On the Banks of Acheron
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ON THE BANKS OF ACHERON
By Edwin Bjorkman
THE air was still and full of a gray melancholy light, yet the waters of the river boiled angrily as if touched by a raging tempest. The billows rose foaming above its surface, all white with the whiteness of fear. When they sank back again, they were black—black as despair that knows of no hope.
Steep hills mounted abruptly on either side of the river until they touched the sullen, colorless cloud-banks overhead. Their sides were seamed with numberless paths, running on narrow ledges, one above the other, from the river's edge to the crest of the hill. Men were moving along those paths: they swarmed like ants across the hillside, but I could not see whence they were coming nor whither they were going. All were pushing and jostling and scratching and howling and fighting. Every one's object seemed to be to raise himself to the path above his own and to prevent all others from doing the same.
Down at the water's edge, they moved in a solid mass, arms pinned down, shoulder to shoulder and chest to back. At times a man got an arm out of the press and began to claw the up-turned, tear-stained faces of his neighbors in wild endeavors to lift his whole body. But soon his madness subsided, the writhing arm sank back, and the man vanished out of sight. The mass once more moved stolidly, solidly onward. Once in a great while its surface of heads would begin to boil like the waters of the river near by, and a man would be spouted into the air, landing on one of the paths above. Then each face would be turned toward him for a breathless moment, at the end of which the mass glided slowly onward as before.
The crush on the paths higher up on the hillside was not so great, but the fighting of man against man was incessant and bitter. I could see them clambering up the steep sides of the ledges, with bleeding nails, distorted features and locked teeth. Waving arms and clutching fingers pursued them from below; ironshod heels trampled them from above. Ninety-nine out of the hundred ended their struggles with a fall, and in their rapid descent they swept others with them. But rising or falling, they all pushed onward, onward—from nowhere to nowhere, as it seemed to me. I watched them for hours, for days, for years—always the same wandering, the same scrambling, the same tumbling, without apparent purpose or result. Then my blood rose hotly to my heart and head. A scarlet mist floated before my eyes and my soul swelled within me almost unto bursting.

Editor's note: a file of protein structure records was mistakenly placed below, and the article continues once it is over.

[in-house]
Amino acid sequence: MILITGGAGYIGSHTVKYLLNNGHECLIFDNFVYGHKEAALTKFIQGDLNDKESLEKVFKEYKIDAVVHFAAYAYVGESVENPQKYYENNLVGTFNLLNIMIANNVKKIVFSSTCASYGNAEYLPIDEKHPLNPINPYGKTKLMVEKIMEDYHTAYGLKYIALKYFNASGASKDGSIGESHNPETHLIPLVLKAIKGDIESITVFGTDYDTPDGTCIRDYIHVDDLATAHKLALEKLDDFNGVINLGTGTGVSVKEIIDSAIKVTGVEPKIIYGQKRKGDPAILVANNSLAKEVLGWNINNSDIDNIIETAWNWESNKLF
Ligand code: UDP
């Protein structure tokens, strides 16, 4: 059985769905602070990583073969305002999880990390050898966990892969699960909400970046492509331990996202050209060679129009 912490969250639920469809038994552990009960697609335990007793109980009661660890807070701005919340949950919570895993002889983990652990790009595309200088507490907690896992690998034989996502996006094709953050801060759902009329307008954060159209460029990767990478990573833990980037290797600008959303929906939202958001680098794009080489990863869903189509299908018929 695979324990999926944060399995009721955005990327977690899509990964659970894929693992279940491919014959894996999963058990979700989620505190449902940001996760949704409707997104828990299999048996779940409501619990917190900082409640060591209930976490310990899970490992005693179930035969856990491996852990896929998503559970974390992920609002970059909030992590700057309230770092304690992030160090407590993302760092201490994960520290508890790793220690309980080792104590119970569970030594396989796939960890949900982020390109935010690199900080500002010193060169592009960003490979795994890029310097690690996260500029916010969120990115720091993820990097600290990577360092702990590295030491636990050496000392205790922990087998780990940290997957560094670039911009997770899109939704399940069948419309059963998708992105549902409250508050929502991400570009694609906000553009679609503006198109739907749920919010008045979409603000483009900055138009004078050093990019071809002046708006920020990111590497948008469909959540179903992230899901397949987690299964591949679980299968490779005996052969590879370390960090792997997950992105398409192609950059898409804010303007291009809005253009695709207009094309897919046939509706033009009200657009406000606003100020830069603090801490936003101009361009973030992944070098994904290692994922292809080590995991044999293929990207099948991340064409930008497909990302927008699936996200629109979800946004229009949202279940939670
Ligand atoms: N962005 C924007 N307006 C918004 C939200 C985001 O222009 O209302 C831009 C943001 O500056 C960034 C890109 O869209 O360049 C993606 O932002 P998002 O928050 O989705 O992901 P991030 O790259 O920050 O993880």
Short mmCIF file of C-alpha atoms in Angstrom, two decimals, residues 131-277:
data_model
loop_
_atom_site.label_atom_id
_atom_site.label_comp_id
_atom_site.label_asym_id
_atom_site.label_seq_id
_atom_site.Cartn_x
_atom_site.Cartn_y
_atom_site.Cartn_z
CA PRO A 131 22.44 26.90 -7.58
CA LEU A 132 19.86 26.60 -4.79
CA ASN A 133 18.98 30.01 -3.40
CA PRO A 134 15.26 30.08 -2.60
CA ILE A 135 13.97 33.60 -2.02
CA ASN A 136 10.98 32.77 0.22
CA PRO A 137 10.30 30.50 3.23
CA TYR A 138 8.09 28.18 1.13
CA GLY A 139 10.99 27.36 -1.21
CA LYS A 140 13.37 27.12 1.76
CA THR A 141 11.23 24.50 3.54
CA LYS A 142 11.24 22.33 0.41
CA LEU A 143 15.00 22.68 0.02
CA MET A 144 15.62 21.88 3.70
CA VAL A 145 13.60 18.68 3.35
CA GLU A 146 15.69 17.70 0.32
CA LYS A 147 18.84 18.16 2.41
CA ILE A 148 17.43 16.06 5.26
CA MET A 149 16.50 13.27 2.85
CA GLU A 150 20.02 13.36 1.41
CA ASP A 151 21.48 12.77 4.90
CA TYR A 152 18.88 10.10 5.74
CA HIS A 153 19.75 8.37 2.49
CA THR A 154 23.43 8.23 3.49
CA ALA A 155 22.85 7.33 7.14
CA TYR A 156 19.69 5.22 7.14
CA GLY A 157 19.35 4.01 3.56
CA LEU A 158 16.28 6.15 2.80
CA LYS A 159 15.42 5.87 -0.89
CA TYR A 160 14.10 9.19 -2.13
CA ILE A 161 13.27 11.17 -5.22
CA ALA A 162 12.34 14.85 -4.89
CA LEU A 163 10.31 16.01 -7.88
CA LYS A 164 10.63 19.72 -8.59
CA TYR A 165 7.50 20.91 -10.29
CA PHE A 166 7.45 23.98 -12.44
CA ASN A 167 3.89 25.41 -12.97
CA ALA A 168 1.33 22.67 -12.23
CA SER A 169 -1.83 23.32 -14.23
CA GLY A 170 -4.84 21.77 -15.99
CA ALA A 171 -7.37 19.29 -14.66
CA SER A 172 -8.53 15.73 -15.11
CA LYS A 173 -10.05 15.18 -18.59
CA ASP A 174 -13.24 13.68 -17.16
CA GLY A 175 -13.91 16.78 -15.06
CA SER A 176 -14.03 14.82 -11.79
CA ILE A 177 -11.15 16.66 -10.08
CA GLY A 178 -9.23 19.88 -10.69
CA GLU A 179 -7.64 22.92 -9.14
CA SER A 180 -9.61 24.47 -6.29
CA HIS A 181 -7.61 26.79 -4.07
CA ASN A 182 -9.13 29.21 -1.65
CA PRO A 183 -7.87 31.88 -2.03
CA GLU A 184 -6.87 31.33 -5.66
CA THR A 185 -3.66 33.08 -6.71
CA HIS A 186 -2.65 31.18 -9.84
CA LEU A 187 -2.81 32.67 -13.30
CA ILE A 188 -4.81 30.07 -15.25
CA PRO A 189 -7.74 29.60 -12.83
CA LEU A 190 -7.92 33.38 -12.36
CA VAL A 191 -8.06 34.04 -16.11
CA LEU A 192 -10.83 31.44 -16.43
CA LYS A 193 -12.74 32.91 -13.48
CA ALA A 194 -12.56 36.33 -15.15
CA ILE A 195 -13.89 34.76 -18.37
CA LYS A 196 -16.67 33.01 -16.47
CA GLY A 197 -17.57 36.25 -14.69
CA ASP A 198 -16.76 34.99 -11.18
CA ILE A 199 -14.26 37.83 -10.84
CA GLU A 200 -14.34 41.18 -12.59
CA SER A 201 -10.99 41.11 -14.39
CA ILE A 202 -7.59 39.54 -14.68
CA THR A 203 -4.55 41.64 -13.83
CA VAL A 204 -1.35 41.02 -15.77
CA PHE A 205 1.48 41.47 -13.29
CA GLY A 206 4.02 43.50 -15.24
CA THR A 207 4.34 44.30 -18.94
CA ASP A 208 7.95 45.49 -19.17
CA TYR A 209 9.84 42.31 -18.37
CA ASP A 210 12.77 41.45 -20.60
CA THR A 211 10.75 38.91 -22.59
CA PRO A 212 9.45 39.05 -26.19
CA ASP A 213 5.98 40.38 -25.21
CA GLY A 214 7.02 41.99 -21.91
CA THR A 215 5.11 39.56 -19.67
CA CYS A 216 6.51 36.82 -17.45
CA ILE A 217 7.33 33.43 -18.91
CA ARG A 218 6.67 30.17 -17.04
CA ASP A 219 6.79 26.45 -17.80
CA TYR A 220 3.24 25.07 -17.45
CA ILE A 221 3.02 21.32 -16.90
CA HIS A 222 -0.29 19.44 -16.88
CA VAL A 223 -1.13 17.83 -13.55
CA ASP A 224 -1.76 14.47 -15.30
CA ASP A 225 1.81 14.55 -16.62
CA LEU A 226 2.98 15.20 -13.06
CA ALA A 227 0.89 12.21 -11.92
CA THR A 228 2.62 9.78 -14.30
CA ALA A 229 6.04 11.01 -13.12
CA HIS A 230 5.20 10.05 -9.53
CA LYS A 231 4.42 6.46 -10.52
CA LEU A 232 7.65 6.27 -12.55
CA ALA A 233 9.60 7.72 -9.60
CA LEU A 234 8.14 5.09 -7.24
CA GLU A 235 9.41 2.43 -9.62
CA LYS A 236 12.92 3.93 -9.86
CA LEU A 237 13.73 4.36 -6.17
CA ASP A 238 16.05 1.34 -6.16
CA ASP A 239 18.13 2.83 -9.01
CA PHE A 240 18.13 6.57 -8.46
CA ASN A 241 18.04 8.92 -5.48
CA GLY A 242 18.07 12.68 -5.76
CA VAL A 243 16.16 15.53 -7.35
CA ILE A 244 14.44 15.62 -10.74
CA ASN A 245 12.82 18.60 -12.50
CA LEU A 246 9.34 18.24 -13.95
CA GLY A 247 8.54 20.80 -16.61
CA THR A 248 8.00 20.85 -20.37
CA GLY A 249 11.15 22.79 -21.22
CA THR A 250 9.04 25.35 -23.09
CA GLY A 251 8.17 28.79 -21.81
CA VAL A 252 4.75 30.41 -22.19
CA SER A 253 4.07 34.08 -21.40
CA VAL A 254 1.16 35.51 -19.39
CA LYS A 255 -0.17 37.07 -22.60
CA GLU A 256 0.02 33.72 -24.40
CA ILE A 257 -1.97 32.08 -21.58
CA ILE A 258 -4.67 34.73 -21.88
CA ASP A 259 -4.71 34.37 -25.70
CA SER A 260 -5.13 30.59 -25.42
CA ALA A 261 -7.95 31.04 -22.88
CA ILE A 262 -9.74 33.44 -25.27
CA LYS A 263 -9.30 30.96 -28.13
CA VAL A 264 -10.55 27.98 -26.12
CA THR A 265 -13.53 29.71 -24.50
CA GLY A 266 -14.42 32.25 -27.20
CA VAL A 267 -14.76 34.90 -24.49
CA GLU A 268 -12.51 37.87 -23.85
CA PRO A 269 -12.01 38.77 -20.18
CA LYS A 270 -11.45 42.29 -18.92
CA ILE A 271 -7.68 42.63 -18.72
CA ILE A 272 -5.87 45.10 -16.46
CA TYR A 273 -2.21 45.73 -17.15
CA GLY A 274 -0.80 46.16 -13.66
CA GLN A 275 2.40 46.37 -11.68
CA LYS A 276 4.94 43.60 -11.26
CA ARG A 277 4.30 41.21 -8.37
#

"Why?" I cried, and the word rolled back and forth between the hillsides until its last echo was swallowed by the murmur that hovered over the wrathful river. The strugglers on the hillside paths, each and all, turned toward me. On every face I read astonishment.
"Why?" I yelled at them again, and the sound of my voice lingered above the waters like a distant thunder. Gradually the expression on all those staring faces changed from wonder to scorn. A man on one of the paths near the crest of the hill laughed aloud. Two more joined him. It became contagious and spread like wildfire. All those millions were laughing into my face, laughing like demons rather than men.
My frown only increased the mirth of that grinning multitude. I shook my clenched, up-stretched fists against them. And when at last their ghastly merriment ceased, I raised my voice once more in defiance.
As when on a bleak winter day the black snow clouds suddenly begin to darken the sky, so hatred and rage spread over their faces. Crooked, bony fingers were pointed at me. Men leaned recklessly from their narrow ledges to shout abuse at me. Stones and mud were flung at me. A hundred arms seized me and tossed my body in a wide curve from the hillside out over the river. For one long minute I struggled to keep myself above the yawning waters. Then I sank. All grew dark about me. A strange fullness in my chest seemed to rise up toward my head. There was a last moment of consciousness in which I heard a single word uttered by a ringing, bell-like voice that came from within myself. That last word was:
Edwin Bjorkman, “On the Banks of Acheron,” Mother Earth 1, no. 1 (March 1906): 42-44.